i did buy one of the cheapo’s from ebay at first, and returned it 3 days later. The blades were not alligned right and when i made a few cuts on a blank, the blade cut off a piece of the bottom height adjustment plate and got it stuck inside. Not only could I have ruined the blank, but I could have been hurt. I agree, if you are going to go cheap, buy a brand name at home depot.

Go Boshc, 180 degree turn for full depth.

how often are you adjusting the depth of cut when shaping? Constantly… Would it be bad to have to make more than one turn to do so? Absolutely. I have to admit that I was also puzzled by the cut-off belt cover on the new Clark/Hitachi. The salesman at Mitch’s told me it would make belt replacement easier, which seemed wrong (how hard is it to remove one screw anyway?) It seems to have been done to add more clearance, but it was done crudely, and the cover served a safety purpose too…

The one-turn-full depth thing is the whole point for “professional” shapers and one of the hardest thing to get used to as a hacker. I used to use a planer with the “click” type depth control; you set it a desired depth and make your pass. To make a curve, you have to make progressive passes at different points and then smooth them with screen or sand paper. It’s pretty tough to cut nice clean curves (rocker or foil) that way. With the variable depth you can start a shallow cut and deepen it as you go creating a curve. It’s pretty tricky to get used to coming from a clicker type machine but well worth it once you get it together. I just bought a new Clark and was also kinda disappointed with the workmanship too…but when it comes to tools, I’ve found that cheap tools cost more in the long run.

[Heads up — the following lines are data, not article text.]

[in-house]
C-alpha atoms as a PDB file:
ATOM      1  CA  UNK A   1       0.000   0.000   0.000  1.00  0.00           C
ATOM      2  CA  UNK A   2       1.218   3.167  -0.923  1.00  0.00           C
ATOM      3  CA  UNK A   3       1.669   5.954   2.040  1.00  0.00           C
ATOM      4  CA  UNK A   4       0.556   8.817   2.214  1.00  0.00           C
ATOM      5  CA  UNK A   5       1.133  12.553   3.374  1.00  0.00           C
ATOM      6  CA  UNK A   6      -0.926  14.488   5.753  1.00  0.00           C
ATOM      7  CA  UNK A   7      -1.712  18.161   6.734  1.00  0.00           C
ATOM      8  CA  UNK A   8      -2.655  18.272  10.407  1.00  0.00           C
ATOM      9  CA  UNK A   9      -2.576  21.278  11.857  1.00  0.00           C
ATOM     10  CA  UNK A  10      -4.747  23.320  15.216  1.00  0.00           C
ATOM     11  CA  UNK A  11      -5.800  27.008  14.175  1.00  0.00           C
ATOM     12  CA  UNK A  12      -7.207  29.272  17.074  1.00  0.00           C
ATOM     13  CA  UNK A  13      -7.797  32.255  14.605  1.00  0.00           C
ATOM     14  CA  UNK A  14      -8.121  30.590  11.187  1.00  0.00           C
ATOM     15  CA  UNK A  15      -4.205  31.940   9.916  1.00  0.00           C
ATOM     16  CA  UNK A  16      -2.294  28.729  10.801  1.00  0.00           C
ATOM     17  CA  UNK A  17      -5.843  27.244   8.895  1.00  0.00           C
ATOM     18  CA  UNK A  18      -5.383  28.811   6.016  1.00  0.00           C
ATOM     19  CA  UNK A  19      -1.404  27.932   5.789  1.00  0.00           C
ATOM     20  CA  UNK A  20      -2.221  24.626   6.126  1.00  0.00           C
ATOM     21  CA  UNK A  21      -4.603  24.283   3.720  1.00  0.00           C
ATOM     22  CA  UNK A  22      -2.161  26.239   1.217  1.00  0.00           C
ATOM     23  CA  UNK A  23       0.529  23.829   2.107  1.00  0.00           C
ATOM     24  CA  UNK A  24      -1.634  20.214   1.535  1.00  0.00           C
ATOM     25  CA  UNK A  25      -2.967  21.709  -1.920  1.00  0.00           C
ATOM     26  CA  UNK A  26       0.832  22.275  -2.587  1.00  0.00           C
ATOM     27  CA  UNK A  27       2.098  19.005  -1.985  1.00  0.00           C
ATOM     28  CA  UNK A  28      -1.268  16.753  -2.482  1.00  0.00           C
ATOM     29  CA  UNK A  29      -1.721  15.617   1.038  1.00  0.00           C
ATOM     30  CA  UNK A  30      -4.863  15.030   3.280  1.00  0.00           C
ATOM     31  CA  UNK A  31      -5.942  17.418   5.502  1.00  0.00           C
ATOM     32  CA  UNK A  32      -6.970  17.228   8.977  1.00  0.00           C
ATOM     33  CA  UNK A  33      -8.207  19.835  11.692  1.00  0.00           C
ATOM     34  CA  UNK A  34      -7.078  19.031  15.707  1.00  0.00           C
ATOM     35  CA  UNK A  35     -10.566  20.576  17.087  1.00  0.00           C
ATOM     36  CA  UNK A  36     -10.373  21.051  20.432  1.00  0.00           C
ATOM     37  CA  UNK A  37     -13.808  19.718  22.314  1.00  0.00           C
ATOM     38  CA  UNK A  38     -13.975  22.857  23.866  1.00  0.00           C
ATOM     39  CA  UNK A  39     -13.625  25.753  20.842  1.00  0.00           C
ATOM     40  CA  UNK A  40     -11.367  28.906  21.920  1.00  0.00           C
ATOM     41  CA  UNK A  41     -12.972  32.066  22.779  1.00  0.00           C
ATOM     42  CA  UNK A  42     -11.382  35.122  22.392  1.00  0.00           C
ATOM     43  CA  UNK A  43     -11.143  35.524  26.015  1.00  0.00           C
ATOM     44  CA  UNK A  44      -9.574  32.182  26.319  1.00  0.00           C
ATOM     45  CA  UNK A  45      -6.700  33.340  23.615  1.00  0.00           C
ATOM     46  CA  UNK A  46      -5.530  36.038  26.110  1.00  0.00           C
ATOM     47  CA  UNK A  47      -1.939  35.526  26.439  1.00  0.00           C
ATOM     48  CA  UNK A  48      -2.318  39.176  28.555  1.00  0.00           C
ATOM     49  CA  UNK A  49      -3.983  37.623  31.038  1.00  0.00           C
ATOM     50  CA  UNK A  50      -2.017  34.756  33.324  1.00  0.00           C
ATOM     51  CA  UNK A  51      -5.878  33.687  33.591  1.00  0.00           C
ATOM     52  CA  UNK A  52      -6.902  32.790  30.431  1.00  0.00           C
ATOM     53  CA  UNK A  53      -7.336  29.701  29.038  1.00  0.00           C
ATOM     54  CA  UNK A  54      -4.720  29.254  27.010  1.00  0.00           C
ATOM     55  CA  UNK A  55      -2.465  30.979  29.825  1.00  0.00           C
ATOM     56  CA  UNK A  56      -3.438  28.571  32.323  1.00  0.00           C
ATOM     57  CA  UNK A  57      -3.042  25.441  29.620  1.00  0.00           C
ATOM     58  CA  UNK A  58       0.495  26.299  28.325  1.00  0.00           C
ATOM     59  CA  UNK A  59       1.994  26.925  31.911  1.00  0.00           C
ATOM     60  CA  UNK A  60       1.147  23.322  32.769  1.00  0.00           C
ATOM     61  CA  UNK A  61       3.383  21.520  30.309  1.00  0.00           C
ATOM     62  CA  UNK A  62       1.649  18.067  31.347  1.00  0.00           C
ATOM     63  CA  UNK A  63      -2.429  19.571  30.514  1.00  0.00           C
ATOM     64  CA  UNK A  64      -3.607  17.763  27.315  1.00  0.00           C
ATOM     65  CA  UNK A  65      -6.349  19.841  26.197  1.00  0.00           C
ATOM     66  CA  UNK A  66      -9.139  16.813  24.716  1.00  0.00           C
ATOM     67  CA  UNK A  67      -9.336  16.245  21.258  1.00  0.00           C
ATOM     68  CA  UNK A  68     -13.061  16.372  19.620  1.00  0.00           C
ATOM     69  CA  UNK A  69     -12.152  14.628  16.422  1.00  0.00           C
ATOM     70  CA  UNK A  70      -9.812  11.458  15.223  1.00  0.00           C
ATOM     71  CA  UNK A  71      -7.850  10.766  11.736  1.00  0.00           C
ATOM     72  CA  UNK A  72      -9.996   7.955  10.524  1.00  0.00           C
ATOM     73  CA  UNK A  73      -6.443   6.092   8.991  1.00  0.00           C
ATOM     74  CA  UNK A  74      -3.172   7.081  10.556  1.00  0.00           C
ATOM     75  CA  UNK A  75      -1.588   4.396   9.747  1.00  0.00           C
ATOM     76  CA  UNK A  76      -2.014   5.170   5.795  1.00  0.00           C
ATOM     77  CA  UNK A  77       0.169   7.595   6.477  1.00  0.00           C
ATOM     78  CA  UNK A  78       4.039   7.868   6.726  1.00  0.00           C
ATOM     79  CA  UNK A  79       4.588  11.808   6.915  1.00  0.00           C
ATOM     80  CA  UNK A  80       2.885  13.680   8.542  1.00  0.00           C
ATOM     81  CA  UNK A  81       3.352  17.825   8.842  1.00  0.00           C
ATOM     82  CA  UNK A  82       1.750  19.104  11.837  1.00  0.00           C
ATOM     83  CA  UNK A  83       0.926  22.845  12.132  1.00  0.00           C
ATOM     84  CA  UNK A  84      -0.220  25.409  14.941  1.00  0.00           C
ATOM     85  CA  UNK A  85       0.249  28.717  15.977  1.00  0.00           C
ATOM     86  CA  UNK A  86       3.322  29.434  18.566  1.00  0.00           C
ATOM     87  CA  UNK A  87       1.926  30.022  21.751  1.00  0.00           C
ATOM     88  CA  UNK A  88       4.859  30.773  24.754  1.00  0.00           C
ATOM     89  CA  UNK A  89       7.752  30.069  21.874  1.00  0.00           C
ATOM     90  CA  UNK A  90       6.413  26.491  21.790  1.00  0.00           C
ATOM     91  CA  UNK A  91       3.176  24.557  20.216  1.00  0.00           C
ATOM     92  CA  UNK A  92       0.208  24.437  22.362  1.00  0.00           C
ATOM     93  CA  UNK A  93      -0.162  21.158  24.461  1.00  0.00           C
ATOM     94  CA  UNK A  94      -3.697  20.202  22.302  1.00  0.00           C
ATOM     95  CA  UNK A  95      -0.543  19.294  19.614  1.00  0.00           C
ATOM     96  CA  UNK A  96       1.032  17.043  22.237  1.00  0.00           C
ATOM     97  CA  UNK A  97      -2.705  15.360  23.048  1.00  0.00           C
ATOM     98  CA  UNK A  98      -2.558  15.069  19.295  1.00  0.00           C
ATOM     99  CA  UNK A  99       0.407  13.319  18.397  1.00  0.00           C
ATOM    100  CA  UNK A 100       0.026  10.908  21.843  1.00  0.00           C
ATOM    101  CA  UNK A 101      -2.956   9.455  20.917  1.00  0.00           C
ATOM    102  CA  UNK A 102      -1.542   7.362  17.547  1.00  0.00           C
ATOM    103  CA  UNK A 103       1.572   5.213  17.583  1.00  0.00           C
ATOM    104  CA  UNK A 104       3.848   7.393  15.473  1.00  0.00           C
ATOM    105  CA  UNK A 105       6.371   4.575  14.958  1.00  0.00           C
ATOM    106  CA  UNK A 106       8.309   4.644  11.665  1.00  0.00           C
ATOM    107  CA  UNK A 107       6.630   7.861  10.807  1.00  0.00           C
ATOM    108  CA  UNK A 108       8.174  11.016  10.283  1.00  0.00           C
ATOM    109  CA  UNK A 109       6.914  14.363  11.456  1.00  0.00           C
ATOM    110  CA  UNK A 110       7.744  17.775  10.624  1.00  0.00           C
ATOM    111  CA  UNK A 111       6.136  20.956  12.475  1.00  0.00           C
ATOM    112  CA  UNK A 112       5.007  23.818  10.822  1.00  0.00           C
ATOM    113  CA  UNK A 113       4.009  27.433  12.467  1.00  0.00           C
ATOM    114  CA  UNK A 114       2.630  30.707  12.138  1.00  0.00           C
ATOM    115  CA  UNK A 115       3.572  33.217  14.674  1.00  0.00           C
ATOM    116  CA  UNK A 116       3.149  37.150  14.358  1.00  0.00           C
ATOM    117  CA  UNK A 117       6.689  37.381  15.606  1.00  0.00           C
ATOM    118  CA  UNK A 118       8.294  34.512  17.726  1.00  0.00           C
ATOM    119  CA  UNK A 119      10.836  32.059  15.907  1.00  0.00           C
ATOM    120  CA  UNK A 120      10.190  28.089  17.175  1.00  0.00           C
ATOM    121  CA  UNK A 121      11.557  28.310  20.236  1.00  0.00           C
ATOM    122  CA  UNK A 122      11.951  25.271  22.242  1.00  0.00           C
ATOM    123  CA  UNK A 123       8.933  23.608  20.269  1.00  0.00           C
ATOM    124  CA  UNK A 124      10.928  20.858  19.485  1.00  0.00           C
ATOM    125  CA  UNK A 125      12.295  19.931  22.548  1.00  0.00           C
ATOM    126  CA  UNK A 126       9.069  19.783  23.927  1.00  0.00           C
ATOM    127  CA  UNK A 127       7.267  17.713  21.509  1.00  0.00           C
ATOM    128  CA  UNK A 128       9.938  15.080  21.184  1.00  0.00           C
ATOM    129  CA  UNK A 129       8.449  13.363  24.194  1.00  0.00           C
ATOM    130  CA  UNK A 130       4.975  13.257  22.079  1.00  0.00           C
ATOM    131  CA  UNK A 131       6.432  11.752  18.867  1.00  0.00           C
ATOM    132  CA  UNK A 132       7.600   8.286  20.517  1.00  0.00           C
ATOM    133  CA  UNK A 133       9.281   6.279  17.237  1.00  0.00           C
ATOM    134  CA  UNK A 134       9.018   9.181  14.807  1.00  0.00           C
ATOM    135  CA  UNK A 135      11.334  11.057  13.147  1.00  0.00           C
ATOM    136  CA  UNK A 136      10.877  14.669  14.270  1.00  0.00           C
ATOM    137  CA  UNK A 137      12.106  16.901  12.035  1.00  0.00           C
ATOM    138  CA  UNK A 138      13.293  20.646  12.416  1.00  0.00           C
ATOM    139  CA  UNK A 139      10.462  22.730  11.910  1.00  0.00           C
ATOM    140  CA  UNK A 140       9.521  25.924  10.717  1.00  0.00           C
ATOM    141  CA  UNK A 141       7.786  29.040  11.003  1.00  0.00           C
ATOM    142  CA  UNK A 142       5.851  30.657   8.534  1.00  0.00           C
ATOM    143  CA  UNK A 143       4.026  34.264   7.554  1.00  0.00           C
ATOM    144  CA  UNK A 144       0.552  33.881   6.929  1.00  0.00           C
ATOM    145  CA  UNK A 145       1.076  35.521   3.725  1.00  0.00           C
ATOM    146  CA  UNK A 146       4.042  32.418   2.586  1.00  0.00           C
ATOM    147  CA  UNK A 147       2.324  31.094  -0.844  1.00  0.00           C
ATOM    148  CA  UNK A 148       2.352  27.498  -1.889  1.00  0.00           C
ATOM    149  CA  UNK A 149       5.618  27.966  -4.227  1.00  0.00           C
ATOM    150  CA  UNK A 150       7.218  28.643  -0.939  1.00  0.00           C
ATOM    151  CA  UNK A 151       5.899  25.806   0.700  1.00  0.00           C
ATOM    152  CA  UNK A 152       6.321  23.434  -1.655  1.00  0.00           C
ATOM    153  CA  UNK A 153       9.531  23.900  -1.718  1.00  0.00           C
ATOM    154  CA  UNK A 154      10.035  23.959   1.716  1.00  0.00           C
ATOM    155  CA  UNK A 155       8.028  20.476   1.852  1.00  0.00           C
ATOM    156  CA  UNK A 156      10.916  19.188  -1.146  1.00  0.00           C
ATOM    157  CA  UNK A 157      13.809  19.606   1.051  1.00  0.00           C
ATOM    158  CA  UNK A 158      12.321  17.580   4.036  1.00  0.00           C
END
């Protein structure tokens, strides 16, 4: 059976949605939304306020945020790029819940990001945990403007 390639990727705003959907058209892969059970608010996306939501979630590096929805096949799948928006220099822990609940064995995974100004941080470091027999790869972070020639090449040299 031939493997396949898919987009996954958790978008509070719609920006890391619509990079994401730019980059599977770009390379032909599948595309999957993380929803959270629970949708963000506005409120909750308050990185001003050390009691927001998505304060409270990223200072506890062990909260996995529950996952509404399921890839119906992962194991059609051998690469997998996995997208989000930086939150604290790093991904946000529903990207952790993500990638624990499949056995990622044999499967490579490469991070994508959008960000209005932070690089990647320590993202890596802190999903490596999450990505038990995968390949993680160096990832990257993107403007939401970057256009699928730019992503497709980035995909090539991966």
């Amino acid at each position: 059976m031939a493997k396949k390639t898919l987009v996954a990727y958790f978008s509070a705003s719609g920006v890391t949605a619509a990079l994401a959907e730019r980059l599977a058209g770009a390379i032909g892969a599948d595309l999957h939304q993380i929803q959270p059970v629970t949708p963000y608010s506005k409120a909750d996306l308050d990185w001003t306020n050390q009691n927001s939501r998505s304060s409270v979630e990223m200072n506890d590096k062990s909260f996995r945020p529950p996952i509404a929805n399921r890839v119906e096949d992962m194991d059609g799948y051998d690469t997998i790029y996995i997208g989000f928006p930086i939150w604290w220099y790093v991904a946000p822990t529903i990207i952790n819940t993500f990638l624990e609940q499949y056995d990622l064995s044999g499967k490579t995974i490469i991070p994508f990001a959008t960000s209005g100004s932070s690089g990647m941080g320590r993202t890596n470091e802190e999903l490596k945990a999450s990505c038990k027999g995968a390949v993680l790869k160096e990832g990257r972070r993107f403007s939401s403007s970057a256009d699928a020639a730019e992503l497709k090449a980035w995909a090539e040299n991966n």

Does the stock Hitachi P20SB have sealed bearings? If so, I’m gonna get one. Is any list price under $100 a good deal? (This post is just in case my other one gets ignored)

The model no. indicates that the bearings are sealed (P20-SB = sealed bearings). As far as buying a stock P20 and partially converting it (without the machined depth adjuster/helicoid) or trying to order the parts from Clark, I think you would be dissappointed in the outcome. Take one apart and compare it to the stock unit, big difference. Using a planer that doesn’t have the ability to go from closed to full open with 90-180 degrees of rotation can be painful once you get used to having this feature. Just my $0.02. Tom S.